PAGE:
“Mr. Khrushchev, tear down this wall.” These famous words were delivered by President Reagan at the Berlin Wall. President Reagan understood that the people of East and West Berlin were better united then separated. The President spoke of the wall as not only a physical barrier but as the symbolic division of the ideologies of the east and west. He saw the wall as a barrier to the potential of the people of Berlin. Walls go beyond the strong physical boundaries we see. Walls serve to divide and weaken those that are separated.
What walls do you see in your daily life? I have spent the past 30 years, armed with my sledgehammer, picking away at walls in the workplace. They exist everywhere. The very nature of an organization, separating departments and responsibilities encourages walls. As managers, it is our responsibility to tear these walls down. In my career at Walgreens, I found walls between pharmacy operations and Self Service. Walls created within each individual store, serving the same customers. The words “They” and “We” were often used. When the walls were removed, synergy occurred. 1 + 1 equalled 3 and sometimes 4. Everyone grew and the stores became an exciting place to be.
Workplace walls are usually created through lack of knowledge. While the company may have a clear, well communicated vision, individual departments may not fully understand other departments roles in that vision. Companies break down operations into departments and groups that specialize in specific aspects of the operation. By nature, sometimes these specific aspects are at odds with one another. An accounting group charged with reducing costs to deliver a competitively priced product might be at odds with a production group looking to decrease lead times that feels they need additional staff. Without a thorough understanding of one another’s goals, walls form. “Us” and “Them” begin to enter the vocabulary. “If it wasn’t for them, we could meet our objectives”. The more engaged the team members the greater change for walls.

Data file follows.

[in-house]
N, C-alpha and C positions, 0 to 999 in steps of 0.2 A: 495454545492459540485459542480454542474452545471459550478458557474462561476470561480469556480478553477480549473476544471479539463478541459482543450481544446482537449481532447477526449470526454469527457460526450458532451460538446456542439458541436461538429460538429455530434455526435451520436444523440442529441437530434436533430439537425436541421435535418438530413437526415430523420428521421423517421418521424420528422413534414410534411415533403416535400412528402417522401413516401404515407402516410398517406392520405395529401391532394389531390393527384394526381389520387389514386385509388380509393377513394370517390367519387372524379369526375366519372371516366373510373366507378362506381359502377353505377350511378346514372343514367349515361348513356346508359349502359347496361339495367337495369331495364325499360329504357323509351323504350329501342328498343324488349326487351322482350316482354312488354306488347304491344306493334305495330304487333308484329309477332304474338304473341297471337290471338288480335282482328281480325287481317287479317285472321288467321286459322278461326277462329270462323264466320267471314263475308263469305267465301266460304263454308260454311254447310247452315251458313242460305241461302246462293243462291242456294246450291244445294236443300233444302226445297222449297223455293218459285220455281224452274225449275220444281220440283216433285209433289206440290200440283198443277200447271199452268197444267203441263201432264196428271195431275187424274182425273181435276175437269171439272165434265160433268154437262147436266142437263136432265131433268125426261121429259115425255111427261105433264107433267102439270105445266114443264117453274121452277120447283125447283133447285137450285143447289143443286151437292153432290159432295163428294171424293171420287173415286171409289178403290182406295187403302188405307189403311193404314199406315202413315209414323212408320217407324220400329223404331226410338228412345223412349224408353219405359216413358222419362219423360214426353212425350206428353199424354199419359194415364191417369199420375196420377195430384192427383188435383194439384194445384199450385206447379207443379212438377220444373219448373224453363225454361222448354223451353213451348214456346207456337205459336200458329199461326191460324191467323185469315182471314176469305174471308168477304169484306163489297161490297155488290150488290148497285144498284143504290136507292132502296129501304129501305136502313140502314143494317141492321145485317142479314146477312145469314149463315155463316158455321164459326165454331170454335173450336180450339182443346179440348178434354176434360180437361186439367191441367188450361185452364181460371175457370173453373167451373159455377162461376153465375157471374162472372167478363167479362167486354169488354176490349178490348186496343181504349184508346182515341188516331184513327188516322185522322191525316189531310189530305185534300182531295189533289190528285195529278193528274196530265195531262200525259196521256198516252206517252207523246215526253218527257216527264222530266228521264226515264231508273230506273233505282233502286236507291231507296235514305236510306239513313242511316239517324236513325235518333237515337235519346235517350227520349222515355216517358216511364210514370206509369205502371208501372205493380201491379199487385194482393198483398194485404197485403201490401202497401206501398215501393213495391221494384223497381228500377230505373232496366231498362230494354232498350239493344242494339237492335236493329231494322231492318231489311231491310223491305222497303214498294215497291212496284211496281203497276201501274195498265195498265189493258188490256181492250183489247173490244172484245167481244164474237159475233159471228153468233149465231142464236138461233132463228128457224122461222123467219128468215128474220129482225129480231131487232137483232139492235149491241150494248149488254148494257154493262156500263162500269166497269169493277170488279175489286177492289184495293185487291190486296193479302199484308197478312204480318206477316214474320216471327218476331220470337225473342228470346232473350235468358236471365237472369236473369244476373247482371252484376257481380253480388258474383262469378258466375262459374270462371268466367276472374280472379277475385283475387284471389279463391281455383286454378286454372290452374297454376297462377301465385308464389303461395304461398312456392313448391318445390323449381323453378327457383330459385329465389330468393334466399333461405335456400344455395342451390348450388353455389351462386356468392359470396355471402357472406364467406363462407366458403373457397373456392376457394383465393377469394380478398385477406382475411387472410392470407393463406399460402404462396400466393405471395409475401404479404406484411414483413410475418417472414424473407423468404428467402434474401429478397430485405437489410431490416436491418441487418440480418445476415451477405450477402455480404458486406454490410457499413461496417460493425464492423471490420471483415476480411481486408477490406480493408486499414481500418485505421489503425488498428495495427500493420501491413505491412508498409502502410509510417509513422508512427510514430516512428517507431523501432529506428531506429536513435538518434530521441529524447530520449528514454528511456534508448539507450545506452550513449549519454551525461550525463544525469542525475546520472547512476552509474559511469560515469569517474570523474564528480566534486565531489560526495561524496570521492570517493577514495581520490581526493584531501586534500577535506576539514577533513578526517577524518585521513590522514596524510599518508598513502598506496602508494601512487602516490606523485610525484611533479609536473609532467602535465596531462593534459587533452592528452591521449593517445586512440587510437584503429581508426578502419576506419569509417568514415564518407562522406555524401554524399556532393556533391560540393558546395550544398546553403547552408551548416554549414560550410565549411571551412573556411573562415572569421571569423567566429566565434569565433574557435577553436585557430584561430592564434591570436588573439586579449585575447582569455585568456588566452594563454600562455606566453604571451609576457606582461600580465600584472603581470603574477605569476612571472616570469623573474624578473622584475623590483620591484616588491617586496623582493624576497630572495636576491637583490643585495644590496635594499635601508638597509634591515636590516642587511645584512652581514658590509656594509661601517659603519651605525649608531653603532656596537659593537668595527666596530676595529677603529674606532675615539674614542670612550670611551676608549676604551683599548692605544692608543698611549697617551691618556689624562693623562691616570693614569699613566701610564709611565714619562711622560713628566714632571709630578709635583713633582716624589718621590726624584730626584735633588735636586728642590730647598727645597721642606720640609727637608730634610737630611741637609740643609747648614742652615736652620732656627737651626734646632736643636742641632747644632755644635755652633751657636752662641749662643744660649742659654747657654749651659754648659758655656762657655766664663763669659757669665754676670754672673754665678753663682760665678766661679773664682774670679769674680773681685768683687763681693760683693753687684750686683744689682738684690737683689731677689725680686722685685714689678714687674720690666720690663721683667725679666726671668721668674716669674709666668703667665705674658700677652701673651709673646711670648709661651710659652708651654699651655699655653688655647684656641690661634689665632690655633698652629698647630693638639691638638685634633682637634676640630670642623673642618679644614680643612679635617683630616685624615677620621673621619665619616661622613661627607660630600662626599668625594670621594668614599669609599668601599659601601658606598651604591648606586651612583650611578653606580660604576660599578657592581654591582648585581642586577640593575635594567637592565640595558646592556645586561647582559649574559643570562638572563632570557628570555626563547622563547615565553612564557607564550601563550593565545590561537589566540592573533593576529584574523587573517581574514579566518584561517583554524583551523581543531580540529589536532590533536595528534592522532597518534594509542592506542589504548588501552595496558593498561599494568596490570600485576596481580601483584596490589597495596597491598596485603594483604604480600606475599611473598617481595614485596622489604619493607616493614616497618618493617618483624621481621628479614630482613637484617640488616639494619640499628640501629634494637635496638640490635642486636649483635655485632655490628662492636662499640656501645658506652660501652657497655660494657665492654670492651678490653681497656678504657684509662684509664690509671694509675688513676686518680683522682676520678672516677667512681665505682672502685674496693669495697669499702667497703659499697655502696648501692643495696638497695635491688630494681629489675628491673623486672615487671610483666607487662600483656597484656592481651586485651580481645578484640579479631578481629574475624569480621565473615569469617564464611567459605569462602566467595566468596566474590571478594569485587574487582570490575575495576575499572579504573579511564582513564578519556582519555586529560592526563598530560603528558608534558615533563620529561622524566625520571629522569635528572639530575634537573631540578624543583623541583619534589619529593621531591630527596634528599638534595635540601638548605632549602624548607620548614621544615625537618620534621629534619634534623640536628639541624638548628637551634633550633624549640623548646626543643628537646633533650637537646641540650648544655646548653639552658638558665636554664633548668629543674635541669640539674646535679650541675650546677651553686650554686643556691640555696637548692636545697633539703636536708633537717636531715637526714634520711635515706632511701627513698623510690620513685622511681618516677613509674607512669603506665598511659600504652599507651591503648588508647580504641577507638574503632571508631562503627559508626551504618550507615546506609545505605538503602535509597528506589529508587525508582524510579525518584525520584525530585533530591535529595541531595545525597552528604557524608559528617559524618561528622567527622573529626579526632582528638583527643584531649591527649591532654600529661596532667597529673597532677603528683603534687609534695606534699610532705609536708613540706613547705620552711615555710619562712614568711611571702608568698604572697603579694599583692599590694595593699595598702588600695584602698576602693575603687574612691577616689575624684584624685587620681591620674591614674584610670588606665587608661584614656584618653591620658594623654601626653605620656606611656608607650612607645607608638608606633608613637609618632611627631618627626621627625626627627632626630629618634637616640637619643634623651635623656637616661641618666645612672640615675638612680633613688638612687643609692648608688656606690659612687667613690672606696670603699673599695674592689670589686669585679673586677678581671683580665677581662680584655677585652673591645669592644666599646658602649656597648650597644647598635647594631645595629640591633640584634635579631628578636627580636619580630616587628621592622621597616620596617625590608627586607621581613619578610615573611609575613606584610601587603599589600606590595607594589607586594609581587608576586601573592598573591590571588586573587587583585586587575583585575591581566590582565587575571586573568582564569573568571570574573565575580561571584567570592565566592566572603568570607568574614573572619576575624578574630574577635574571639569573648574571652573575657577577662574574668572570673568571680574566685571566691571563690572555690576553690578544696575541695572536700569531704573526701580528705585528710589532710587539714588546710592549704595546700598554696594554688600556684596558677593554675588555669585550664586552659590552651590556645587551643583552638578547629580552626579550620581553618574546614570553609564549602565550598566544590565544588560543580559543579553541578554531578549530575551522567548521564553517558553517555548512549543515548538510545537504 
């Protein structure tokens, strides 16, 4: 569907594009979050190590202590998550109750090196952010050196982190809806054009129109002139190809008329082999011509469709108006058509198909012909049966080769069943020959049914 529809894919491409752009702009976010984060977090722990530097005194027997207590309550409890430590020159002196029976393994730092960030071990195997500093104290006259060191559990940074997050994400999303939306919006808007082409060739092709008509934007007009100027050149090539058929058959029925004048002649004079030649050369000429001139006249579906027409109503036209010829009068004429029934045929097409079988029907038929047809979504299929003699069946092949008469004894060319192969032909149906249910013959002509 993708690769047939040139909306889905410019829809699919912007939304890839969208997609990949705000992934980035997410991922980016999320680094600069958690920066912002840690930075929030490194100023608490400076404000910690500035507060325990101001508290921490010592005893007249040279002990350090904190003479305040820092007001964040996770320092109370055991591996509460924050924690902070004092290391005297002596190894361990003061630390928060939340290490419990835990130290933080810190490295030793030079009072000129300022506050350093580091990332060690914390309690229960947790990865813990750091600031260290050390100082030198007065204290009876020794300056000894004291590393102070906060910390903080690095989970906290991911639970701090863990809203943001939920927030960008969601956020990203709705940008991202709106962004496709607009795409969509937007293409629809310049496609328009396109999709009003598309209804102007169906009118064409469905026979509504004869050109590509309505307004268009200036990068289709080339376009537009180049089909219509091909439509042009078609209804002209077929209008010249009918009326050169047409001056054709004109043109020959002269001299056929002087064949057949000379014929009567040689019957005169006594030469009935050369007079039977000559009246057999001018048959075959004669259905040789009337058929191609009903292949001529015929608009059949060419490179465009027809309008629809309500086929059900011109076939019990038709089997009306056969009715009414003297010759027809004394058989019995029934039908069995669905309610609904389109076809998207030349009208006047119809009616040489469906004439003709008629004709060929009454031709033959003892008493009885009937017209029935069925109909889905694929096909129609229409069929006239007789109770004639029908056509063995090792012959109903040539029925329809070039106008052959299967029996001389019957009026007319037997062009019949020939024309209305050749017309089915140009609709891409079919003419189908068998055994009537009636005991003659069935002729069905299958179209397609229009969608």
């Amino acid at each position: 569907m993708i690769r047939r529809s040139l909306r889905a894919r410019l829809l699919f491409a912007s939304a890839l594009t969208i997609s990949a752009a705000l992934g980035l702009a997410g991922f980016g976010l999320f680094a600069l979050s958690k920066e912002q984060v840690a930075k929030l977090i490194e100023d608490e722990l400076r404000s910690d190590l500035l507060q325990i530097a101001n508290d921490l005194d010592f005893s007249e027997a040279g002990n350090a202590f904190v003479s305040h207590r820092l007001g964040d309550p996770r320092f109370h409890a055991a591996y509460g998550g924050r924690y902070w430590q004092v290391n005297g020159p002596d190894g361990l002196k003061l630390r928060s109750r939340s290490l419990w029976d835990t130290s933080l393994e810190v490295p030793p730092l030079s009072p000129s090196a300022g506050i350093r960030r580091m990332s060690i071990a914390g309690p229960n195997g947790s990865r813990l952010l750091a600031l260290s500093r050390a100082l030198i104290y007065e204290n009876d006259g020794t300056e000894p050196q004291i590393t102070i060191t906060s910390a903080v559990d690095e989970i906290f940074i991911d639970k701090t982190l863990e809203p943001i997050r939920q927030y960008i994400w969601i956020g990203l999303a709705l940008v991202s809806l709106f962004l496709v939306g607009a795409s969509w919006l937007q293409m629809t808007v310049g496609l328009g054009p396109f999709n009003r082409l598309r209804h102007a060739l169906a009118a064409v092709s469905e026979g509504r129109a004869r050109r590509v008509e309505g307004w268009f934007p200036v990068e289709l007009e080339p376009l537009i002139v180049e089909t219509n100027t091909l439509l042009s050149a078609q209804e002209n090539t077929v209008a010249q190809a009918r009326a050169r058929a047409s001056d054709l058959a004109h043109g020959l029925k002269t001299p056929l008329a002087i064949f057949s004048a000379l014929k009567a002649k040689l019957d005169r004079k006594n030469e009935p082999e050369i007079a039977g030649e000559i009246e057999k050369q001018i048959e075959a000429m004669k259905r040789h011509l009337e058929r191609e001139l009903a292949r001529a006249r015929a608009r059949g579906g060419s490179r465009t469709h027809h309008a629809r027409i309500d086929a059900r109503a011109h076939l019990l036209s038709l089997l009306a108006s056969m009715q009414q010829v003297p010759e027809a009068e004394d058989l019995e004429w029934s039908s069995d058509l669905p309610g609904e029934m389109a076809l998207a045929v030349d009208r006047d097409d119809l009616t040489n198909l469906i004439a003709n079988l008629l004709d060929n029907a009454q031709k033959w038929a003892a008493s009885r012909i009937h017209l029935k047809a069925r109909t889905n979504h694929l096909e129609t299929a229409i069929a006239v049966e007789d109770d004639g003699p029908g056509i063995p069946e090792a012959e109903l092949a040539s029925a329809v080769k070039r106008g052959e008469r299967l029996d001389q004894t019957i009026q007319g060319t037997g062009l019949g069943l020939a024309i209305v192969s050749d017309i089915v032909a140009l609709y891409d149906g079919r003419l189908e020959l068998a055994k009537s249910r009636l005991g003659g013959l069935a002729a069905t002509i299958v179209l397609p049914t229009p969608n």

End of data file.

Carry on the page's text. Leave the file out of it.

These walls, if ignored grow ever higher and stronger. They begin to hamper progress in all departments. They create tension and animosity in the office. Managers must be vigilant to walls forming and like President Reagan, tear down those walls.
This past week we had walls forming at Ebsco. Both departments on either side of the wall are outstanding and fully engaged in their jobs. In fact, their enthusiasm for their jobs helped push them to form the walls. They knew where they wanted to go and were not going to let anyone impede them. Our President, Ms. Dooley saw the walls forming. She took immediate action, meeting with both departments. She listened attentively to their frustrations and reasons for building the walls. After meeting with both groups she initiated ongoing meetings with the two departments to discuss these issues. The meetings will allow them to get rid of the “them” in their vocabulary and replace it with “us” including the other department. They will combine their individual skills and talents to jointly tackle problems. Synergy.
At Ebsco we have formed several cross department teams which were designed to increase knowledge and communication between departments. We have developed the Ebsco U training program that teaches team members what other departments do. We work hard to address issues before walls form. With all of our efforts we still have walls. The key is to address those walls and find solutions before they grow and are still easy to tear down. Walls are a natural occurrence in organizations. The key is to be ever vigilant and address the walls as soon as they appear.
If you allow walls to form through out the organization, you will eventually have a maze of walls that loses the objectives of the organization. Watch for walls, find their foundation and destroy them. Destroying the walls will allow the organization to successfully meet their objectives while creating a better working environment for everyone.